If someone isn’t having a higher dose of one medicine versus another, by planning the nutrition, the medications, the physical therapy, or the exercises beforehand so their blood flow is already moving to their muscles and their tendons, so that way their muscles are already juiced to heal afterward. Put that all together then afterward recovery is much faster.
Jane Borden: Wow, so even the surgery itself is approached from a holistic perspective.
Dr. Michael Hasz: Yeah, sometimes a surgery still needs to have an opening of a certain size but like one of my mentors once said, everything heals side to side. The key for this is the muscle–if we can elevate it or go-between certain muscle planes by knowing our anatomy better, we don’t have to cut as much. We can actually move and shift and work around the way the structures that are already are there so that way, there’s less inflammation, and less healing necessary.
Also, the other option we have is, just because somebody has an x-ray that suggests a lot of arthritis throughout the entire spine, we can often narrow down and choose one or two areas that are likely the cause of most of their symptoms and address those. It is so much easier to recover from a smaller surgery, and if we can help with 80 or 90% of their pain with a smaller surgery, then it heals much faster.
Even if they have to come back six months, a year or two years, five years down the road, it would be a couple of smaller surgeries that they bounce back faster than having a larger surgery that takes six or eight months to heal from.
Jane Borden: Seeing the problems your patients come to you with and seeing their reactions to the information you give them, what’s the one or two things that you really want people to know?
Dr. Michael Hasz: Well, there is a lot of things that can be done but number one is the patient, the person that comes in needs to know that they need to do their part of the job. They can’t not have good nutrition, they can’t not exercise, they can’t expect that this is just coming in, you put a band-aid, and then it goes away. They really have to realize that they are part of the equation and they have to enroll in all of that.
That way, they understand that by the time we end up getting to possibly having surgery, they have actually gone through the steps that allow 80% of the people to avoid surgery, that sometimes it does take time to reverse some of the bad habits or the environment that they have grown up with to get them to be optimized to have the type of treatment that they need to have. I think that’s the first key.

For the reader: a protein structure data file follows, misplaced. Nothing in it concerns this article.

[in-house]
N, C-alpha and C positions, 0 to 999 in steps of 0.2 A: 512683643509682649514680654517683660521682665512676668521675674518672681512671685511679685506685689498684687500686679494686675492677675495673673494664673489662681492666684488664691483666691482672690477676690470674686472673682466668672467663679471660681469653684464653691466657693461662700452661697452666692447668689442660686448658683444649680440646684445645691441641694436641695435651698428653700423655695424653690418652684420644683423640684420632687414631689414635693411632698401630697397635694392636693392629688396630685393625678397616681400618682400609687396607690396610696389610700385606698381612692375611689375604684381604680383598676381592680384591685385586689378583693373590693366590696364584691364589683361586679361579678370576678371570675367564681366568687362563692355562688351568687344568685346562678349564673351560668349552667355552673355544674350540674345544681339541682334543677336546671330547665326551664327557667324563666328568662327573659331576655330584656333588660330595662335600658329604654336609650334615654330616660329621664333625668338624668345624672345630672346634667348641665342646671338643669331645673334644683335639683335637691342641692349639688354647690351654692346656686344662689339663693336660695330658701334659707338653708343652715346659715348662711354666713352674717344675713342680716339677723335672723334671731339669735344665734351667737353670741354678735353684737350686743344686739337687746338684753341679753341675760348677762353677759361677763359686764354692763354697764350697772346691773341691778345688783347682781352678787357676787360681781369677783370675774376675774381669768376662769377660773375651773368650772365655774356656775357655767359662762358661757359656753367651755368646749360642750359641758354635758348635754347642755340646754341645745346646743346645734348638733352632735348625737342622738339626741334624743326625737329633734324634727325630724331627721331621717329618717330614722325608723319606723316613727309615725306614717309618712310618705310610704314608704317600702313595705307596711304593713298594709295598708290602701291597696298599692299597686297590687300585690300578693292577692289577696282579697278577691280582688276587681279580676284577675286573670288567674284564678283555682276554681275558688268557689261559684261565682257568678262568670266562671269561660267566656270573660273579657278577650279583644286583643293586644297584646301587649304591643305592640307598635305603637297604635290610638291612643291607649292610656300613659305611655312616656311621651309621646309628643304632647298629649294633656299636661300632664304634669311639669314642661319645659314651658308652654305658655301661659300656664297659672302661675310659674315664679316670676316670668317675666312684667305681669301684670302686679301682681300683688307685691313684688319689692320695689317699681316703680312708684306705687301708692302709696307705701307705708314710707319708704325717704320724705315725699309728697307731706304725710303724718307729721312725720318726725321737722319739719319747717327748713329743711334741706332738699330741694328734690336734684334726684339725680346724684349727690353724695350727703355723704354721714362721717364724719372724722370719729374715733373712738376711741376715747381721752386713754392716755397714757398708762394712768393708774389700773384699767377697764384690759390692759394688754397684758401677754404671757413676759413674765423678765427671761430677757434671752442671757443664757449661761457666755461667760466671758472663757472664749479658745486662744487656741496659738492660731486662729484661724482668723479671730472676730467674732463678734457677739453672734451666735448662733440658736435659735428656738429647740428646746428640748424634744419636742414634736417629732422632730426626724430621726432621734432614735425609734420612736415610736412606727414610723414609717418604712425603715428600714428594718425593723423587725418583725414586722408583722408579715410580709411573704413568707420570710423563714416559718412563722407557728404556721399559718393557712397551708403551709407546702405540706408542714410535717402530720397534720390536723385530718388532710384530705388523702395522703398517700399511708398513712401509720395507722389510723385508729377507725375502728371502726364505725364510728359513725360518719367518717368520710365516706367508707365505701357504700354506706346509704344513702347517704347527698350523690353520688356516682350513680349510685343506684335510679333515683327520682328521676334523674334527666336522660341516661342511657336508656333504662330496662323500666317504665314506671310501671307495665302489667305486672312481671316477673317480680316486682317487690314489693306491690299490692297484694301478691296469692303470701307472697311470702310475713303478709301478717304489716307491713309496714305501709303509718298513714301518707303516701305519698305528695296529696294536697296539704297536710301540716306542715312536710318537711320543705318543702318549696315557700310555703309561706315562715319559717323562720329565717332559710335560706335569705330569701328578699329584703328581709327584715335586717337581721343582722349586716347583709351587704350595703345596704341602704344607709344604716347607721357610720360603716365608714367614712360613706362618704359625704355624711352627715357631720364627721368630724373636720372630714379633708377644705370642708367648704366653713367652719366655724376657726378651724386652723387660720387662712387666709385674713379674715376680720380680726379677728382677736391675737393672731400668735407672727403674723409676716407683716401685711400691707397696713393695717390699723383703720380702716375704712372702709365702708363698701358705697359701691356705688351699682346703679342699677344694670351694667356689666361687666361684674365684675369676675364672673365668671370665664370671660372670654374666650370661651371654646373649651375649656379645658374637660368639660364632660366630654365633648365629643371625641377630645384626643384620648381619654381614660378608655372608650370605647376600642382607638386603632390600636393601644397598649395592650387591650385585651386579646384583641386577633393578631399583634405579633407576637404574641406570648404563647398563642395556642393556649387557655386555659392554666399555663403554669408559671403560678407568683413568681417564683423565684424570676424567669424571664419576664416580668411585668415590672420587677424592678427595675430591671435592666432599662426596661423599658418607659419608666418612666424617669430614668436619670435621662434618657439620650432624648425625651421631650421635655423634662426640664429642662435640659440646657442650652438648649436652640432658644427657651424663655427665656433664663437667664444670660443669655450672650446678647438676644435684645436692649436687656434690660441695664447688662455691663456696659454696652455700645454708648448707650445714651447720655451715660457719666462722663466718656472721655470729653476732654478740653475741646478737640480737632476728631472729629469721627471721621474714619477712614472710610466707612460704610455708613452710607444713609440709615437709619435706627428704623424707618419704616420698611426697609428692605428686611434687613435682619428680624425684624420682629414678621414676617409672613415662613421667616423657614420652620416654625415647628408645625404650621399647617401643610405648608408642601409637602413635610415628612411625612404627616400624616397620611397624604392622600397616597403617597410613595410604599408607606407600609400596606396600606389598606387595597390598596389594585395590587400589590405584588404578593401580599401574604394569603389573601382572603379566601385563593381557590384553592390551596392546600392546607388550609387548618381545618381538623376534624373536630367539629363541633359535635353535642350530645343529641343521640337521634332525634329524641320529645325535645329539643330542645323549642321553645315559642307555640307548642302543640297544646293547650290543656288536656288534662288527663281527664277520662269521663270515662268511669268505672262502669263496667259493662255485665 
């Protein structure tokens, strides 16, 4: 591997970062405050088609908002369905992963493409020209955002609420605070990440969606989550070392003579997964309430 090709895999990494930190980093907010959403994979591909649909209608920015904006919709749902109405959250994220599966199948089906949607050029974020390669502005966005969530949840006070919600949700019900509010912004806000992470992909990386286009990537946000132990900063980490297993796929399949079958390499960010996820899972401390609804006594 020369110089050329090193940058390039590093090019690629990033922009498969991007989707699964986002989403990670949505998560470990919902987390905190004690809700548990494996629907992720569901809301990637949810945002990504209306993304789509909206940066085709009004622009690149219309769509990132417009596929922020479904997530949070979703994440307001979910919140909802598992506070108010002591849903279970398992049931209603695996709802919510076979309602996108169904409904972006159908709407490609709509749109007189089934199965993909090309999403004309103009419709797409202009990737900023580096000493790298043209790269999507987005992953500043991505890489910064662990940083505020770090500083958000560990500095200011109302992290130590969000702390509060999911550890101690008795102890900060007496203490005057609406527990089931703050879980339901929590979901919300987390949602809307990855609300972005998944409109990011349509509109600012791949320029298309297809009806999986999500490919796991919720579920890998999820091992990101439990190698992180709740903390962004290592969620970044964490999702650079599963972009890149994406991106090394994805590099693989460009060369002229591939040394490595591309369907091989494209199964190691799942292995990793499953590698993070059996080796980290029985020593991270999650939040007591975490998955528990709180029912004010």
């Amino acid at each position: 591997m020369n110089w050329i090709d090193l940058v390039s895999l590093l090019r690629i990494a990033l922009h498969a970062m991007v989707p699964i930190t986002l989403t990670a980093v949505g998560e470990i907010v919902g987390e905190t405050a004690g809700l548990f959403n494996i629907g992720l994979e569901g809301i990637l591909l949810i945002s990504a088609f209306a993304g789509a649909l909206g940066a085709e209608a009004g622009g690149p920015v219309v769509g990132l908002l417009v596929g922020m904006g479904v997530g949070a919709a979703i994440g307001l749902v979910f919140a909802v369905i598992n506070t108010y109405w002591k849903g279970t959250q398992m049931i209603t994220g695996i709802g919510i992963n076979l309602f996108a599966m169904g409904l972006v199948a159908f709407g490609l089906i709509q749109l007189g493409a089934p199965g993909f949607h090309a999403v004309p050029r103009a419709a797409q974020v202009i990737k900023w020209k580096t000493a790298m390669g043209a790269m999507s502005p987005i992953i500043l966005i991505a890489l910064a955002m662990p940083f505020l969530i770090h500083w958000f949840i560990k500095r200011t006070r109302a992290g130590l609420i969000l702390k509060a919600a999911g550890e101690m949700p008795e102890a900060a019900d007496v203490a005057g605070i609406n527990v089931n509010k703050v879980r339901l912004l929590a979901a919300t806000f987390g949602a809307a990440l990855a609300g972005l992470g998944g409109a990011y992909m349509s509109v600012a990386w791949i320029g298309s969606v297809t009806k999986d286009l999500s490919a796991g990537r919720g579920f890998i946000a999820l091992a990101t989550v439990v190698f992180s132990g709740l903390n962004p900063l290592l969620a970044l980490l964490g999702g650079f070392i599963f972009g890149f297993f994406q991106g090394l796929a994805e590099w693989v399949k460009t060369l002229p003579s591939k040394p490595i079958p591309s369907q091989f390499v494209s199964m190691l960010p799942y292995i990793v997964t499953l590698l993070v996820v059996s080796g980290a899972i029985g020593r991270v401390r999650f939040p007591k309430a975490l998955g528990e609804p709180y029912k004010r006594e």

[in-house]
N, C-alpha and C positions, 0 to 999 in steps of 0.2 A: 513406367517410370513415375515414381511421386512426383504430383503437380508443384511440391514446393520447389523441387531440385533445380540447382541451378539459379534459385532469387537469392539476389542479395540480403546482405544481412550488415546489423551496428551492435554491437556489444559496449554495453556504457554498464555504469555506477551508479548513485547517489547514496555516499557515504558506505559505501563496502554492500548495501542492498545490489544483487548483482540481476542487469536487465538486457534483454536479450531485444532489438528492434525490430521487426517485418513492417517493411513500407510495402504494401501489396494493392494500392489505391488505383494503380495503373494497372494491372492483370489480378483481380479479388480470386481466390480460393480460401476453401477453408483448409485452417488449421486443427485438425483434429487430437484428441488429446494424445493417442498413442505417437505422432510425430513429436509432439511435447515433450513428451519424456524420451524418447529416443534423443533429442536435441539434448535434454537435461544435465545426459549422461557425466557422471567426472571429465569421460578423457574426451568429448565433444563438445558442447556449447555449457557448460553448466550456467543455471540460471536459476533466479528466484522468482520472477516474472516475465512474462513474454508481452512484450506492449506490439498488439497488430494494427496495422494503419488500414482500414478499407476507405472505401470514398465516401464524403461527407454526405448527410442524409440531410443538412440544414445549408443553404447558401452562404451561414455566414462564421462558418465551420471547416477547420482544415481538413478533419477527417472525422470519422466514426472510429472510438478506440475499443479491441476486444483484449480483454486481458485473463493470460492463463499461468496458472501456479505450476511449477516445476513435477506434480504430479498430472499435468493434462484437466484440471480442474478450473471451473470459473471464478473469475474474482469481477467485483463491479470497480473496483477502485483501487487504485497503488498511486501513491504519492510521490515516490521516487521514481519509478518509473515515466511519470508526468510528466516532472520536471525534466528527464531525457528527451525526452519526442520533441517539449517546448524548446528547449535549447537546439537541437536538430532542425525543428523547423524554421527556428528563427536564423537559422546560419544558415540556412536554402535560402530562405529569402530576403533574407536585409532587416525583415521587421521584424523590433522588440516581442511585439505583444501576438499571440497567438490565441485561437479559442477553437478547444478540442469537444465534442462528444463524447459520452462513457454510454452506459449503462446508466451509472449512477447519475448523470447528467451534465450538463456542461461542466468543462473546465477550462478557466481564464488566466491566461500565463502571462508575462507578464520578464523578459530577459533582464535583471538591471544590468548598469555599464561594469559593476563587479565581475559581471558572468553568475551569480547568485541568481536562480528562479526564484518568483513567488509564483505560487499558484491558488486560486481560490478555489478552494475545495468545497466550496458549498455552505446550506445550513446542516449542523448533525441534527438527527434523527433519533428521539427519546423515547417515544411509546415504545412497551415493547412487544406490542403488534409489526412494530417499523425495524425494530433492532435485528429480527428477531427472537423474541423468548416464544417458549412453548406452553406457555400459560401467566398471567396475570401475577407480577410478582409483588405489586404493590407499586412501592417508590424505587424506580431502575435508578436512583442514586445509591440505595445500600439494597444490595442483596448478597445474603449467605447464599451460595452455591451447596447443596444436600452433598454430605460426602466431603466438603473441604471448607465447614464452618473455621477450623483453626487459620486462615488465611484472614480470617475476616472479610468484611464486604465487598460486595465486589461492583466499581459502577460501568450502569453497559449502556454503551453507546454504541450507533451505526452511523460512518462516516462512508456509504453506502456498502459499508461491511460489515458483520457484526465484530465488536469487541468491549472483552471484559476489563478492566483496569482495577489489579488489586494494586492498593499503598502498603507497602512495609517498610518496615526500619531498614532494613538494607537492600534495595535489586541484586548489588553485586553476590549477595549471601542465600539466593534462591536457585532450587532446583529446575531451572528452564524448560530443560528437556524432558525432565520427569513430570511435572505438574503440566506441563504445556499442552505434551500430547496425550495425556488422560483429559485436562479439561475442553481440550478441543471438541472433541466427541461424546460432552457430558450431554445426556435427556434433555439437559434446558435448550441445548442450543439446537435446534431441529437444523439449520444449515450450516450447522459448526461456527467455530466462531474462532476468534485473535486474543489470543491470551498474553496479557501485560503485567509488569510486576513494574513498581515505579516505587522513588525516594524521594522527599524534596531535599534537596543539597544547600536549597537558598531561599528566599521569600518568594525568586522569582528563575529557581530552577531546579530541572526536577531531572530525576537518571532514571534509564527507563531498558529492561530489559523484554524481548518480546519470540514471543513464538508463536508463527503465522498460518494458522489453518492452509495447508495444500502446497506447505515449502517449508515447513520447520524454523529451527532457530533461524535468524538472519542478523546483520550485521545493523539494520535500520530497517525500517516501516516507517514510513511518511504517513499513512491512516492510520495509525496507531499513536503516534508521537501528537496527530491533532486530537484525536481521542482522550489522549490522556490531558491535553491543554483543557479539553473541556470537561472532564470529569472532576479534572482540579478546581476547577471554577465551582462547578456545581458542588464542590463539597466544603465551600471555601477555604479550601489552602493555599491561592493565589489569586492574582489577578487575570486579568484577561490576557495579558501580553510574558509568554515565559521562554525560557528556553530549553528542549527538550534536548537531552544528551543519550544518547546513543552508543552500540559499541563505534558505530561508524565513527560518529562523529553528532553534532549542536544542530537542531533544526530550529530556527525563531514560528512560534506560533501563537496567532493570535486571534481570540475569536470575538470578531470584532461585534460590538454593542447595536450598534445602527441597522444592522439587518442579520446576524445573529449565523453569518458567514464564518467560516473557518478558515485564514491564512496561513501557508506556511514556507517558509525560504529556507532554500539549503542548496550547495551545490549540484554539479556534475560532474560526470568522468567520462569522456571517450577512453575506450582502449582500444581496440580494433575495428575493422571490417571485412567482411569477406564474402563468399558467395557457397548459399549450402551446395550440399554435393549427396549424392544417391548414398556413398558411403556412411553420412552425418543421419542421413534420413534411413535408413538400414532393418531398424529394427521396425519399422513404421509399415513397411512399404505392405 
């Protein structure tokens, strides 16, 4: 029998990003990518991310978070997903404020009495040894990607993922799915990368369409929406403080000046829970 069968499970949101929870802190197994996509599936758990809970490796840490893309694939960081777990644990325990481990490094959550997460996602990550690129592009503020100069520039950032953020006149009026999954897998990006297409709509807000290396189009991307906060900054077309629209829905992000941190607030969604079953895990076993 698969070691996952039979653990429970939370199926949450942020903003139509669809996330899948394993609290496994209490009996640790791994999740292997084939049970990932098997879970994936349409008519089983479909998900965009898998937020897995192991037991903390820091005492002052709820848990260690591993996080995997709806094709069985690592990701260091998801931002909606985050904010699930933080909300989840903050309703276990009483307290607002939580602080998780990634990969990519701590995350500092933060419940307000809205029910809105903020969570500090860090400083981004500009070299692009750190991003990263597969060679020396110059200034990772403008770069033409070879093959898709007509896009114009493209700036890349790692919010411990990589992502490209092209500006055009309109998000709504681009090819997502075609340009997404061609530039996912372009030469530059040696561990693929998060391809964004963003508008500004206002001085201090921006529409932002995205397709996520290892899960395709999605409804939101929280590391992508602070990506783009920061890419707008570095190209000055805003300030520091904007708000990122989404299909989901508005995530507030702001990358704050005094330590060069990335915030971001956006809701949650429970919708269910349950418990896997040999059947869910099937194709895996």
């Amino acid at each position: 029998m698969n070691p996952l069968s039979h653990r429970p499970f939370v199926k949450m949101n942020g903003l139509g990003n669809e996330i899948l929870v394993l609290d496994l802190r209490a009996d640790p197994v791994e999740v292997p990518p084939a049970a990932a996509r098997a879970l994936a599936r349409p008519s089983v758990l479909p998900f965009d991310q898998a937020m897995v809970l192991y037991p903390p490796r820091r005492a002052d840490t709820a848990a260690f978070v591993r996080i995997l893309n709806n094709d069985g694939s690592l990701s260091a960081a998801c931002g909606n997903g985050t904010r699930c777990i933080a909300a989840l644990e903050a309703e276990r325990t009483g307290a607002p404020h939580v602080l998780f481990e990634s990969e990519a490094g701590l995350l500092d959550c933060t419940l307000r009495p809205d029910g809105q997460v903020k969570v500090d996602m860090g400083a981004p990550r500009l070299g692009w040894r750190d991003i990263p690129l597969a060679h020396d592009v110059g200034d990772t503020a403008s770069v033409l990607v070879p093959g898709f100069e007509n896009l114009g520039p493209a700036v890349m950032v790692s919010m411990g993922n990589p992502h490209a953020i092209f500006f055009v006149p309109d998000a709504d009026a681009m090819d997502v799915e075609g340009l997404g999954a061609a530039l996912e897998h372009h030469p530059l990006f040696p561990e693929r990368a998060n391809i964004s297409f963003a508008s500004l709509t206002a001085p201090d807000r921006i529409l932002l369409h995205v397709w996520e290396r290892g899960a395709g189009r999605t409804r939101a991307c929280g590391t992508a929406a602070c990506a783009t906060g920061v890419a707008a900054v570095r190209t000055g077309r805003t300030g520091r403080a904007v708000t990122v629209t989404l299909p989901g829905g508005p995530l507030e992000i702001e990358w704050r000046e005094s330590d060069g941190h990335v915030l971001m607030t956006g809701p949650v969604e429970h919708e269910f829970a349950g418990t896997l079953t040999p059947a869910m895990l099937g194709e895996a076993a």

Jane Borden: Well, I’m really thankful for all of the work you’ve done to lead the expansion of this knowledge and putting it into practice and especially thankful that you have put it all into a book. I hope our listeners will check it out because as you said, almost everybody will face some kind of back pain at some point in their lives. That is the curse of being human and standing upright, I guess.
Dr. Michael Hasz: Yes. I would suggest one thing is that different people have different training and different experiences and if you’re not quite sure, don’t be afraid of bringing all of your x-rays and MRIs and everything else you have and getting another opinion. Just this past week, I saw two people that have had procedures elsewhere and after those procedures, they still weren’t doing well, and they were told there was nothing else that could be done.
You know, the honest thing that most people think is these are good doctors. They are board-certified, everything else that they have the qualifications for, and that’s what they told me. That must be it. However, sometimes just a fresh way of looking at things can give more opportunities to feel better, and these two, they had the opportunities and they needed something else done and they’re better already. Don’t be afraid of getting second opinions.
Jane Borden: Well, Michael, it’s been such a pleasure speaking with you. Congratulations again on the book. Listeners, it’s called, again, The Back Pain Solution: A Patient’s Guide to Laser Spine Surgery, Minimally Invasive Procedures and Avoiding Surgery Altogether. Michael, in addition to reading the book, where can people go to learn more about you and your work?
Dr. Michael Hasz: Well, they can get a hold of me or at least get an idea of contacting me through my website. It’s rudimentary right now but it’s growing, it’s at haszmd.com, and through that, you’ll be able to contact me by either email or phone.
Jane Borden: Great, thanks so much.
Dr. Michael Hasz: You’re welcome.